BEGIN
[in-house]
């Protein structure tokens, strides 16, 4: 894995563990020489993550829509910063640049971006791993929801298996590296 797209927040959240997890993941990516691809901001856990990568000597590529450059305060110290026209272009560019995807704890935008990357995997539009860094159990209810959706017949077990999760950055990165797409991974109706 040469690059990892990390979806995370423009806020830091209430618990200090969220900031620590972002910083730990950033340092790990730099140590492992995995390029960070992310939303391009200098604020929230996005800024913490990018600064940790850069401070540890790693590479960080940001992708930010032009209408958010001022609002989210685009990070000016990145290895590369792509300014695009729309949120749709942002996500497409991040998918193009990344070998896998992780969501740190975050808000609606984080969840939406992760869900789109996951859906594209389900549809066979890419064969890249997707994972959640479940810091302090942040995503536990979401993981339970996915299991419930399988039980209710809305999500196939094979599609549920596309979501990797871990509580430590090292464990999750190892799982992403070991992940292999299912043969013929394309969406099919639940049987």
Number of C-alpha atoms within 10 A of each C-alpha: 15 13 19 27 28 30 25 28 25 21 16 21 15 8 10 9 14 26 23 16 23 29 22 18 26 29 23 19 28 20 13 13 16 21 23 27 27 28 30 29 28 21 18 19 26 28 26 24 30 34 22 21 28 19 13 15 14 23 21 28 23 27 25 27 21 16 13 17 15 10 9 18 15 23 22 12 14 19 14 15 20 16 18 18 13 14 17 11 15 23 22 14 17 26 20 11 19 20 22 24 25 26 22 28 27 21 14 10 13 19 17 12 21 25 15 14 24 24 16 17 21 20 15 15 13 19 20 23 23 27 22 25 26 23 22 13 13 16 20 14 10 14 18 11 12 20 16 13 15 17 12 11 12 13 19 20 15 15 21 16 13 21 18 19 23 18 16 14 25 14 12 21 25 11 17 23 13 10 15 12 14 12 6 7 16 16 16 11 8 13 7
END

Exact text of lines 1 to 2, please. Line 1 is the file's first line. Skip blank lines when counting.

[in-house]
């Protein structure tokens, strides 16, 4: 894995563990020489993550829509910063640049971006791993929801298996590296 797209927040959240997890993941990516691809901001856990990568000597590529450059305060110290026209272009560019995807704890935008990357995997539009860094159990209810959706017949077990999760950055990165797409991974109706 040469690059990892990390979806995370423009806020830091209430618990200090969220900031620590972002910083730990950033340092790990730099140590492992995995390029960070992310939303391009200098604020929230996005800024913490990018600064940790850069401070540890790693590479960080940001992708930010032009209408958010001022609002989210685009990070000016990145290895590369792509300014695009729309949120749709942002996500497409991040998918193009990344070998896998992780969501740190975050808000609606984080969840939406992760869900789109996951859906594209389900549809066979890419064969890249997707994972959640479940810091302090942040995503536990979401993981339970996915299991419930399988039980209710809305999500196939094979599609549920596309979501990797871990509580430590090292464990999750190892799982992403070991992940292999299912043969013929394309969406099919639940049987």